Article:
Under the sign of his “eco-gym,” Gimnasio Ecológico Lumen, Manuel de Arriba Ares has turned the demon of entropy on its head. Making use of the very waste and byproducts of the modern entropic economy, Arriba has created a truly practical monument in the form of a supremely low-tech gymnasium. Its fitness machines, created with a good deal of physical effort over three years from raw and junked materials such as wood, rope, and rubber, directly mirror both the design and functionality of those found within its wasteful counterpart.
Located in the small town of Valdespino de Somoza in the north of Spain, Arriba offers free access for all to this functional work of Art Brut, a wonderful Heath Robinsonesque assemblage constructed from remnants of strollers, boats, bicycles, and automobiles salvaged from neighboring dumps. Helpful signs, painted on the tarnished white remnants of refrigerators, instruct the would-be eco-gymnast on exercises and operation of the intricate machinery, reflecting Arriba’s knowledge and experience over many years as a physical education teacher.
We take running water for granted, but millions of people in the developing world are forced to carry buckets of water home (sometimes from miles away). Innovation like this Q Drum rolling container makes their lives a little easier.
Using a pipe connected to a rudimentary oxygen compressor, divers from Bangladesh can go as low as 200ft in some of the world’s most fast-flowing rivers.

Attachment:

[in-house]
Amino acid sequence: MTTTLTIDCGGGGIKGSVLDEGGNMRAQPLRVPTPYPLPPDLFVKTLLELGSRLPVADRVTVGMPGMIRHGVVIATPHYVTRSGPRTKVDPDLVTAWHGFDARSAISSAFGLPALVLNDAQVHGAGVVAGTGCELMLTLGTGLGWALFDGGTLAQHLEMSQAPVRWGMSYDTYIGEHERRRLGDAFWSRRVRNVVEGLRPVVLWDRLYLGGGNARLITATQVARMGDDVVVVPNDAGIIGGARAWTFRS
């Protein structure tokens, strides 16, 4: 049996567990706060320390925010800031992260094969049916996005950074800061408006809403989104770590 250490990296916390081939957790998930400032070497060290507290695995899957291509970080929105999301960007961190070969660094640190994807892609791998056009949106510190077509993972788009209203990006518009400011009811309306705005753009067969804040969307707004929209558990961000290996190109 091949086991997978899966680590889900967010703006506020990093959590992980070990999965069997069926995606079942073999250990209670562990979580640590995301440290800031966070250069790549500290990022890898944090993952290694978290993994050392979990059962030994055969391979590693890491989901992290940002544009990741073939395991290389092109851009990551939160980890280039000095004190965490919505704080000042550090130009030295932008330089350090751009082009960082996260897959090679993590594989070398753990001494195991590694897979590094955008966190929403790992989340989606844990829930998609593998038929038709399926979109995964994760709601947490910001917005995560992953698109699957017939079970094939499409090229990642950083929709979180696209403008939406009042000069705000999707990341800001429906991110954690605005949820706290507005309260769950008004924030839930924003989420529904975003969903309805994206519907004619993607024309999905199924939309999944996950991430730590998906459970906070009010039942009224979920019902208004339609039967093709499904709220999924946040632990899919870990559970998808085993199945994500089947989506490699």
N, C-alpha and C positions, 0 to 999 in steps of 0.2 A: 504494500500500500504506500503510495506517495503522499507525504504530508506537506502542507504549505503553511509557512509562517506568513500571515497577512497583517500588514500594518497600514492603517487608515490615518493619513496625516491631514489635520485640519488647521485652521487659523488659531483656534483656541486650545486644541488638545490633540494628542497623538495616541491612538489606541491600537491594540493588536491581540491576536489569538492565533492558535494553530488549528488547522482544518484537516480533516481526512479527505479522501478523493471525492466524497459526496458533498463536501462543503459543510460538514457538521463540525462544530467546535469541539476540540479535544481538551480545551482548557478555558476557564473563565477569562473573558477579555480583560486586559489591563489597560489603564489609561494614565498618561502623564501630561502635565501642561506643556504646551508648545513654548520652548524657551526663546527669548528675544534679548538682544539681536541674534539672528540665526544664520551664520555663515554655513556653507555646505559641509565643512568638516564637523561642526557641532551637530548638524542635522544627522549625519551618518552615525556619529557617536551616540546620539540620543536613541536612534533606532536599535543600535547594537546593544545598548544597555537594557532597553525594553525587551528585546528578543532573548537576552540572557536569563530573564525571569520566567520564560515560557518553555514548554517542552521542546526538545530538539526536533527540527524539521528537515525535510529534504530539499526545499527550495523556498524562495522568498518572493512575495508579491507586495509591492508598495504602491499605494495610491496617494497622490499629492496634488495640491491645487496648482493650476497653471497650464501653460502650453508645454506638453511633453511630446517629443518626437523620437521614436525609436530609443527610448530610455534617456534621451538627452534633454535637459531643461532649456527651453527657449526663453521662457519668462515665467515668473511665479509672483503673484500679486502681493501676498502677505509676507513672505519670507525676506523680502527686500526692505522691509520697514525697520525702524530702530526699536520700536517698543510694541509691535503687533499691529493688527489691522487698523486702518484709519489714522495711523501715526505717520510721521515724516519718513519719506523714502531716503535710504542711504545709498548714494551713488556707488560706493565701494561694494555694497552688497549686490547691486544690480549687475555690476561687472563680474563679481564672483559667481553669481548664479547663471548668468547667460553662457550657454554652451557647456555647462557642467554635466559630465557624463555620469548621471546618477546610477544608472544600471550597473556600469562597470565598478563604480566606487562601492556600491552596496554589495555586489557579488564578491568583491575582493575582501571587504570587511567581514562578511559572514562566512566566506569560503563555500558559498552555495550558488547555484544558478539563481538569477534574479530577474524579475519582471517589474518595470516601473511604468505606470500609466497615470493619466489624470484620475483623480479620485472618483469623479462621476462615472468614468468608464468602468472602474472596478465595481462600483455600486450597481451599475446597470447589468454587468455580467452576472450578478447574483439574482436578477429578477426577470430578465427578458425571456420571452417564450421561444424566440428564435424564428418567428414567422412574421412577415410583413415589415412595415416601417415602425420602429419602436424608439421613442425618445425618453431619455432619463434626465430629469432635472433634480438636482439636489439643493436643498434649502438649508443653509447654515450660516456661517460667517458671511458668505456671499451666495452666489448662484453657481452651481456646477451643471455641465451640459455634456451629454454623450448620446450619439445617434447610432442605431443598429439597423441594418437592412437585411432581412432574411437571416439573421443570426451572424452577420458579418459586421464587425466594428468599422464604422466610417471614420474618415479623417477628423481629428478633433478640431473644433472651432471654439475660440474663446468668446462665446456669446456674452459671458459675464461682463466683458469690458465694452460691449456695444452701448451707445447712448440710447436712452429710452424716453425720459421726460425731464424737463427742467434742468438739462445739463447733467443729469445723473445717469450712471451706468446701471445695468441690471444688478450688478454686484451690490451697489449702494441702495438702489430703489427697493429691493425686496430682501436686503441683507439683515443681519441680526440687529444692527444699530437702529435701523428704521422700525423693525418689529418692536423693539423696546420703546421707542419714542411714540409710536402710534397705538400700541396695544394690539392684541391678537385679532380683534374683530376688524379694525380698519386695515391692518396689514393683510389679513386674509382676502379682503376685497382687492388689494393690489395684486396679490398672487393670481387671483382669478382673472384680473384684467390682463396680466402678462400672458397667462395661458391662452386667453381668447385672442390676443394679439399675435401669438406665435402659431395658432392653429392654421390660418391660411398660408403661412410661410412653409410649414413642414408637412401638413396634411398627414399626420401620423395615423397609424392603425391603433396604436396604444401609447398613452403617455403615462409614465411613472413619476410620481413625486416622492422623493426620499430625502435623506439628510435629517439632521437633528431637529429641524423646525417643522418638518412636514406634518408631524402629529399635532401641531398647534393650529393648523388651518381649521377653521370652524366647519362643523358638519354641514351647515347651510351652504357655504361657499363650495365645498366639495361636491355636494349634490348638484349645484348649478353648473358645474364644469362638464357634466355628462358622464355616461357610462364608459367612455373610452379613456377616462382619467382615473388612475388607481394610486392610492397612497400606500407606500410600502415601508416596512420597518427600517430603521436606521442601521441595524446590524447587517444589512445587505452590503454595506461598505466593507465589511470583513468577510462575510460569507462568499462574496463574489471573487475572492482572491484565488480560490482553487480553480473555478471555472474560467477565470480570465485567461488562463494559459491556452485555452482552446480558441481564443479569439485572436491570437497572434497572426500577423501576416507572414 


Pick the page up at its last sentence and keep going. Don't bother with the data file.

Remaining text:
It’s a kind of low-tech scuba diving: the divers use a pipe connected to a compressor which is normally used for blowing up tyres. They go out into the middle of the river on a boat, tie themselves to a rope and dive in. The idea is that if they get into any kind of trouble, they pull on the rope to indicate that there is an emergency.
Mohammed Bah Abba made a really cool invention, w
hich won a Rolex Award of $100,000 –a refrigerator than runs without electricity. Here’s how it works. You take a smaller pot and put it inside a larger pot. Fill the space in between them with wet sand, and cover the top with a wet cloth. When the water evaporates, it pulls the heat out with it, making the inside cold. It’s a natural, cheap, easy-to-make refrigerator.
Evaporative fridges are a relatively well-tested, proven, low-tech approach to cooling. They can cool produce, food and beverages at about 15-20 C below ambient temperatures. They are most appropriate in hot, dry (not humid) climates
A very low-tech instrument to detect if you have bad breath.
The name alone makes these worth writing about: Batphones. The low-tech hearing aid is an update to simply cupping your hand to your ear. The side “scoops” channel sound from in front directly into the ear, much as a satellite dish focusses the signal into the antenna. Matthias Ries’ concept isn’t meant to be a replacement for regular hearing aids, but more as an enhancement for people talking in loud places, or those with a small amount of hearing loss.
No bubbles, no jets, no electricity, nothing to break, just deep hot water up to your neck. Asians have known for thousands of years the benefits of sitting alone immersed in hot water. Basically, it is just a plywood box with a cool Oriental name (Furo). At first glance it seems like you may have your knees in your mouth, but this is not the case, due to your natural buoyancy—you feel so good you just don’t care. You get the same benefits of a hot tub, but none of the contamination consequences, plus you get to be alone and not feel completely antisocial.